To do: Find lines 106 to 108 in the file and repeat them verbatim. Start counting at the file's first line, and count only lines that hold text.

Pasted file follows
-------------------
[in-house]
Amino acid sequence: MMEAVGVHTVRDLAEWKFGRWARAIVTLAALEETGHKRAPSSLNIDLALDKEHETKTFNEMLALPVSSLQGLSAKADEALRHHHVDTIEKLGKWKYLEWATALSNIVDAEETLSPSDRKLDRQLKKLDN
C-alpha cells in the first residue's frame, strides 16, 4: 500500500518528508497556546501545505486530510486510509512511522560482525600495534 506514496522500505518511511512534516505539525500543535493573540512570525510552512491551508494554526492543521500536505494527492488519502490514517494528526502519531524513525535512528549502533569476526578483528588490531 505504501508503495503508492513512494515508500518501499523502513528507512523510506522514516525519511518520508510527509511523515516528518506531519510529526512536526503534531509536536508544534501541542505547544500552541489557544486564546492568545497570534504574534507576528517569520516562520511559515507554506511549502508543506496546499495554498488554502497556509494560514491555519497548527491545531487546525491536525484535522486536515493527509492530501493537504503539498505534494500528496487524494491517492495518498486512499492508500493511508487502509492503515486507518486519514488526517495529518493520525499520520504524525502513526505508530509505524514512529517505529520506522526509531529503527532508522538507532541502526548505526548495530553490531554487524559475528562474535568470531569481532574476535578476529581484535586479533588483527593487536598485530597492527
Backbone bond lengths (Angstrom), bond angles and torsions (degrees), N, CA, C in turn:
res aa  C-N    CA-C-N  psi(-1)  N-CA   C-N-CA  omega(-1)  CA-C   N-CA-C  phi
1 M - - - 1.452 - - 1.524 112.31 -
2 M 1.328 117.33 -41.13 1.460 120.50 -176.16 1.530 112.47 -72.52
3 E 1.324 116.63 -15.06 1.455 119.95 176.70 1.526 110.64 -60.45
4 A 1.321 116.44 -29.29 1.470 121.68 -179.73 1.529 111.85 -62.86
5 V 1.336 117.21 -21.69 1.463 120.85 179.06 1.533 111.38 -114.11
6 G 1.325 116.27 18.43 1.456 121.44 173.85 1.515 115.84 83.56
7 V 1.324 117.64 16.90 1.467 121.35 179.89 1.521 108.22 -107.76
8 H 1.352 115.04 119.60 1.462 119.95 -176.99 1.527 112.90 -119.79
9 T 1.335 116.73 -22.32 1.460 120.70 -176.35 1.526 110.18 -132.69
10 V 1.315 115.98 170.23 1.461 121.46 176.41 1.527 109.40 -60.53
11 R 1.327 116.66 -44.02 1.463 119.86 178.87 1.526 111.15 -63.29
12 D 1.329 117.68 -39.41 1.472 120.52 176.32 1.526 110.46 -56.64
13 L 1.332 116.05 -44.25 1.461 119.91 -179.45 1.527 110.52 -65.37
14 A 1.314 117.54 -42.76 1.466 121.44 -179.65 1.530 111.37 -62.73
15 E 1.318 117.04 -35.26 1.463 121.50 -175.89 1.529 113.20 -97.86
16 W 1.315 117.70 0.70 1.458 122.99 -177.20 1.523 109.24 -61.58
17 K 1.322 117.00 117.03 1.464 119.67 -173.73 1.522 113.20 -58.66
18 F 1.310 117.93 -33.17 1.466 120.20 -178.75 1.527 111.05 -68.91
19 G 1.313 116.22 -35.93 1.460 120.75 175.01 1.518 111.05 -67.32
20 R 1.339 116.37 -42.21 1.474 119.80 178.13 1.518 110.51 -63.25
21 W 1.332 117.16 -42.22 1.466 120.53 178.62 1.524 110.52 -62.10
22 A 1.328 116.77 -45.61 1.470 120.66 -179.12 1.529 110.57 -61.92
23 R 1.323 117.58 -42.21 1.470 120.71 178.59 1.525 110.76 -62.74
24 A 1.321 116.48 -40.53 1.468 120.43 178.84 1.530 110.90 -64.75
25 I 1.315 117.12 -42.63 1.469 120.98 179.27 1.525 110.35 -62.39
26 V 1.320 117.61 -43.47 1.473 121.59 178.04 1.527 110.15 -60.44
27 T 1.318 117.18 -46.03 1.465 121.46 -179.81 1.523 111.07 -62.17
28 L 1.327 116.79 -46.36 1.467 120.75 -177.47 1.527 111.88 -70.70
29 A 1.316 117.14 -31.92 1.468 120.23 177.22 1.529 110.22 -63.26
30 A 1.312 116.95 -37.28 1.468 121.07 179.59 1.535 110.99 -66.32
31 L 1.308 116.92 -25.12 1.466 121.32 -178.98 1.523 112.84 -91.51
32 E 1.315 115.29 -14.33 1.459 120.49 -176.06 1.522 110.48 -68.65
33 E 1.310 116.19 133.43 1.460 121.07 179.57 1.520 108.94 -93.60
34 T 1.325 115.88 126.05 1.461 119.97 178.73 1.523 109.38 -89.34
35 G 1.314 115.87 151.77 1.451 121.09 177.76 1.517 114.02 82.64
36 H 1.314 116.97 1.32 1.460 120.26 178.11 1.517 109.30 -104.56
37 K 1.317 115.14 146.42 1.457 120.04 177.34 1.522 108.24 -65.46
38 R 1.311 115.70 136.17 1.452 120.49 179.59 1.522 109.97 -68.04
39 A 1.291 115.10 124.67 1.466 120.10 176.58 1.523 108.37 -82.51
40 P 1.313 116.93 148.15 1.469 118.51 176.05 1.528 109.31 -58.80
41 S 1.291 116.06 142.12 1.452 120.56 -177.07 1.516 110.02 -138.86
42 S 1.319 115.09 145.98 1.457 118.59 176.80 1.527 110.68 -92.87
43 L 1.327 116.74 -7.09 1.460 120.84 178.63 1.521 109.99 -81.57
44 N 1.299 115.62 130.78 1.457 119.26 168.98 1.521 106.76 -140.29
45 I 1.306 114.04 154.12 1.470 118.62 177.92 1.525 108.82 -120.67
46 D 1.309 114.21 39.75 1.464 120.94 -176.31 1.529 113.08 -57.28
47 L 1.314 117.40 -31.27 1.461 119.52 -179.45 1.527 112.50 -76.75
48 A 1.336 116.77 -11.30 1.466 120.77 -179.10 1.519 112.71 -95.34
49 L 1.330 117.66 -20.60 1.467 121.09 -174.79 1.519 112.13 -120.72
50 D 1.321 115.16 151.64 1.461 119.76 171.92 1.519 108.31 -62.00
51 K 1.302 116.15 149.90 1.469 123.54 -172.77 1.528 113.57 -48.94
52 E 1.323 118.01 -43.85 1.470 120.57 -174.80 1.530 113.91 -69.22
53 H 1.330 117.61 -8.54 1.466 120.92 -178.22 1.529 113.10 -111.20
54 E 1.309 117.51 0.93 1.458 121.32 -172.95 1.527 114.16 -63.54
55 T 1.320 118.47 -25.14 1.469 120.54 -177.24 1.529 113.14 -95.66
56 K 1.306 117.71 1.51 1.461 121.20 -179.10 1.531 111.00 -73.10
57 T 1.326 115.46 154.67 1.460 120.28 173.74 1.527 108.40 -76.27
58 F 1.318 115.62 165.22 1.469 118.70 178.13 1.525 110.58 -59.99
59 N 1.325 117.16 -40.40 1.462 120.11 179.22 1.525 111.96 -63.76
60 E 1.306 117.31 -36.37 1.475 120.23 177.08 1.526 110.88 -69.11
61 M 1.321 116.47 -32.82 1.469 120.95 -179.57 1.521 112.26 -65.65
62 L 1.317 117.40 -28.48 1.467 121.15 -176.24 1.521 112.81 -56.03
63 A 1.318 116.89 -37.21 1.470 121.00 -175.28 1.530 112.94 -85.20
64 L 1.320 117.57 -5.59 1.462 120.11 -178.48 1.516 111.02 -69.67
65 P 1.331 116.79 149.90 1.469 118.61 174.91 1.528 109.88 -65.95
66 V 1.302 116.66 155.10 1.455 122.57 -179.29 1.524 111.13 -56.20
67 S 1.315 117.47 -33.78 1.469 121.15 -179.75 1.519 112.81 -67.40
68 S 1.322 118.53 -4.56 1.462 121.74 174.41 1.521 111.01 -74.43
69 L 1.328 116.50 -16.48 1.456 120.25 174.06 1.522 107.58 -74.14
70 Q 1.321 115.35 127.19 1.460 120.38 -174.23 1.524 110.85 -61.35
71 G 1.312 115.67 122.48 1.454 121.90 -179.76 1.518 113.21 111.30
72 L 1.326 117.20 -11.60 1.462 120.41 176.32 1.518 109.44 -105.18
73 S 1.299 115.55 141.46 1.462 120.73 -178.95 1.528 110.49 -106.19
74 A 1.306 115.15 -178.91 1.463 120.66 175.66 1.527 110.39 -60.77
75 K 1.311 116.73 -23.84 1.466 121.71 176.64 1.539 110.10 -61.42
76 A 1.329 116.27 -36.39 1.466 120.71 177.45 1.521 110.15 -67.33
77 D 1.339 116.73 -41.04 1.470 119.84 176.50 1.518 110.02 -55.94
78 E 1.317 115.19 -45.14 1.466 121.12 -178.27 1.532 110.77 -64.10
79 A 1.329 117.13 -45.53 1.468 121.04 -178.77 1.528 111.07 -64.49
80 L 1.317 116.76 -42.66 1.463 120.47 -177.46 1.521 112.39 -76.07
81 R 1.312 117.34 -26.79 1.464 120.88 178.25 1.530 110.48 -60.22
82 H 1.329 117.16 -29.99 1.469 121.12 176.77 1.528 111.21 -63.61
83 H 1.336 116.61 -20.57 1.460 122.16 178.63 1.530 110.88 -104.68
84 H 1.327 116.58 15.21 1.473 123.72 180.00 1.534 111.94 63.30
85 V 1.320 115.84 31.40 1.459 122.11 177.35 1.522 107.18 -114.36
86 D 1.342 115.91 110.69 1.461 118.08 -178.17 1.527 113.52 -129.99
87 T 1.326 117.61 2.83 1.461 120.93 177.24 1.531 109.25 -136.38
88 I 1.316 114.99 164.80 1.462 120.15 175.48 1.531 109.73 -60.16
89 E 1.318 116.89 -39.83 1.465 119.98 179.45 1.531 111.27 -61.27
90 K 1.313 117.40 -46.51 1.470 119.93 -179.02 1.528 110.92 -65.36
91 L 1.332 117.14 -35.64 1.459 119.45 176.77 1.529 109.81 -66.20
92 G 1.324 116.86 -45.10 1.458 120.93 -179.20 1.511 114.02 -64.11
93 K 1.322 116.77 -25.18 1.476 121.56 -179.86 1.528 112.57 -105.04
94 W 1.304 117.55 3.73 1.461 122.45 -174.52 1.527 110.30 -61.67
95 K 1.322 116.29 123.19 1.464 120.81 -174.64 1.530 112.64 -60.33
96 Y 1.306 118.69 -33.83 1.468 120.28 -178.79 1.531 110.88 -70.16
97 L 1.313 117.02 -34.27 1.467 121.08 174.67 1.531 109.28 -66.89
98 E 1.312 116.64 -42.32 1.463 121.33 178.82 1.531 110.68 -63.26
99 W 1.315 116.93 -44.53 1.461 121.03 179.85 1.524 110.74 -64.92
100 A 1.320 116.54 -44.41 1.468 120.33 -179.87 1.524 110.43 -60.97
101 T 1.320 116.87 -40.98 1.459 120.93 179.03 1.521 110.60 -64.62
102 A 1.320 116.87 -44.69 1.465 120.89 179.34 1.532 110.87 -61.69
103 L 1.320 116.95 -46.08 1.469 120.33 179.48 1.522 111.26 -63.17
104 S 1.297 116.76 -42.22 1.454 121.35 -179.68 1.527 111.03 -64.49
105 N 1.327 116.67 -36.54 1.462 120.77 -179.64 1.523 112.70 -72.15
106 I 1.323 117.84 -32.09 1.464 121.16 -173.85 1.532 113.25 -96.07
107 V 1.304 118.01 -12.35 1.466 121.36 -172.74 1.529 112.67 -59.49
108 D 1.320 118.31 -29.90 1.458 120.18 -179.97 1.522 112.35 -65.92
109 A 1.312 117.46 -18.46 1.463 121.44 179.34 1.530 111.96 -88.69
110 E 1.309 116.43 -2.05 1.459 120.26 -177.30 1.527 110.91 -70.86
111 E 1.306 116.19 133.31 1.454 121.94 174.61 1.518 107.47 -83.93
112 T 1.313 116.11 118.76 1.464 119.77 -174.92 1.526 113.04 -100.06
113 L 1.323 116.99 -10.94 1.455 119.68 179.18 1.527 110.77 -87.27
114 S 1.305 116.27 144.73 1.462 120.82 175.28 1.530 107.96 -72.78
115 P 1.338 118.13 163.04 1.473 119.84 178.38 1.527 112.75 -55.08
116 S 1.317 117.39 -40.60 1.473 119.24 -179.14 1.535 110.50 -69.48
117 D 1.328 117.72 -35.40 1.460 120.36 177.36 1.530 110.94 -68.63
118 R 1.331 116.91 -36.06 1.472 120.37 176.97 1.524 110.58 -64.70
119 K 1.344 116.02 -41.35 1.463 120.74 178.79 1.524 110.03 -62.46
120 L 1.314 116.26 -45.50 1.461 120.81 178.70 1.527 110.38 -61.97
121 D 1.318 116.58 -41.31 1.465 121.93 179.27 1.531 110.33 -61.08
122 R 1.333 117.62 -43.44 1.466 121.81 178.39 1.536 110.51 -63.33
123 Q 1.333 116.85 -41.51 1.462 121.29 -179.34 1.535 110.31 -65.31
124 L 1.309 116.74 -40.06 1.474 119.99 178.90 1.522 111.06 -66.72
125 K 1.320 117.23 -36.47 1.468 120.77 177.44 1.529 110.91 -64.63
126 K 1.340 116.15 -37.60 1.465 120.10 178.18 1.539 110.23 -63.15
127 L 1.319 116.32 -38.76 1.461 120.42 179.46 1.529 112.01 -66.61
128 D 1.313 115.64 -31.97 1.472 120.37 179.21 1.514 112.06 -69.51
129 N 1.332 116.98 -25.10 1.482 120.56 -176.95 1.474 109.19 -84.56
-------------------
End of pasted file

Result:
101 T 1.320 116.87 -40.98 1.459 120.93 179.03 1.521 110.60 -64.62
102 A 1.320 116.87 -44.69 1.465 120.89 179.34 1.532 110.87 -61.69
103 L 1.320 116.95 -46.08 1.469 120.33 179.48 1.522 111.26 -63.17